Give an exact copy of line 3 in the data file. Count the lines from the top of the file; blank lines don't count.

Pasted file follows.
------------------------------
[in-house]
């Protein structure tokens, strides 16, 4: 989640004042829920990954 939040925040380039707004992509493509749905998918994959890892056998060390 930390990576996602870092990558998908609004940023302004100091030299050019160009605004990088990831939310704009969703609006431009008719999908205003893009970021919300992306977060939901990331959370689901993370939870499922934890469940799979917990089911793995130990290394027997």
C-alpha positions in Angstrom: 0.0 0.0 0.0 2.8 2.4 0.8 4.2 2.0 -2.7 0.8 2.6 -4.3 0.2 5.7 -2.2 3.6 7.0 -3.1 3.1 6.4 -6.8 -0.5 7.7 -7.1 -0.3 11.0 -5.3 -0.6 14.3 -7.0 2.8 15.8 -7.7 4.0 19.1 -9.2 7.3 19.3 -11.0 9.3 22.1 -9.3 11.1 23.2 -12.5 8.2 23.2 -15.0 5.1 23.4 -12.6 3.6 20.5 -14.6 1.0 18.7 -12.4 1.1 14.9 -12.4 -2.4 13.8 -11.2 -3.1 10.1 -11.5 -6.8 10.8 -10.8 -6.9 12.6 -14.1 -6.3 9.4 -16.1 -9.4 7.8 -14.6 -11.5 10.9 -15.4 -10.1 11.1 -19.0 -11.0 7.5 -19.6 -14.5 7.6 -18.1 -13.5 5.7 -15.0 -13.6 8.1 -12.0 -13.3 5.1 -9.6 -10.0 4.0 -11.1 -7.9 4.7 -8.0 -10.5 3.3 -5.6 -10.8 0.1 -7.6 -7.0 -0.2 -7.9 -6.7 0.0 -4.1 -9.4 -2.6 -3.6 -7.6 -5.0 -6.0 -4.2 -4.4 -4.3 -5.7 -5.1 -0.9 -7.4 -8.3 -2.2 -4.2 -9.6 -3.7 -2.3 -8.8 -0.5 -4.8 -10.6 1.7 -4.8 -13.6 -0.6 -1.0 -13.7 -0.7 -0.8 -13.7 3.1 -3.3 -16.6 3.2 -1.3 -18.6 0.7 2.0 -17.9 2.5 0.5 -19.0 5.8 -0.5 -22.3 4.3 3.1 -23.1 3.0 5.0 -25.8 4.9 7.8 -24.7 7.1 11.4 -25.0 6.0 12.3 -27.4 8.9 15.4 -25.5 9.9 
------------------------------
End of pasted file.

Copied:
C-alpha positions in Angstrom: 0.0 0.0 0.0 2.8 2.4 0.8 4.2 2.0 -2.7 0.8 2.6 -4.3 0.2 5.7 -2.2 3.6 7.0 -3.1 3.1 6.4 -6.8 -0.5 7.7 -7.1 -0.3 11.0 -5.3 -0.6 14.3 -7.0 2.8 15.8 -7.7 4.0 19.1 -9.2 7.3 19.3 -11.0 9.3 22.1 -9.3 11.1 23.2 -12.5 8.2 23.2 -15.0 5.1 23.4 -12.6 3.6 20.5 -14.6 1.0 18.7 -12.4 1.1 14.9 -12.4 -2.4 13.8 -11.2 -3.1 10.1 -11.5 -6.8 10.8 -10.8 -6.9 12.6 -14.1 -6.3 9.4 -16.1 -9.4 7.8 -14.6 -11.5 10.9 -15.4 -10.1 11.1 -19.0 -11.0 7.5 -19.6 -14.5 7.6 -18.1 -13.5 5.7 -15.0 -13.6 8.1 -12.0 -13.3 5.1 -9.6 -10.0 4.0 -11.1 -7.9 4.7 -8.0 -10.5 3.3 -5.6 -10.8 0.1 -7.6 -7.0 -0.2 -7.9 -6.7 0.0 -4.1 -9.4 -2.6 -3.6 -7.6 -5.0 -6.0 -4.2 -4.4 -4.3 -5.7 -5.1 -0.9 -7.4 -8.3 -2.2 -4.2 -9.6 -3.7 -2.3 -8.8 -0.5 -4.8 -10.6 1.7 -4.8 -13.6 -0.6 -1.0 -13.7 -0.7 -0.8 -13.7 3.1 -3.3 -16.6 3.2 -1.3 -18.6 0.7 2.0 -17.9 2.5 0.5 -19.0 5.8 -0.5 -22.3 4.3 3.1 -23.1 3.0 5.0 -25.8 4.9 7.8 -24.7 7.1 11.4 -25.0 6.0 12.3 -27.4 8.9 15.4 -25.5 9.9 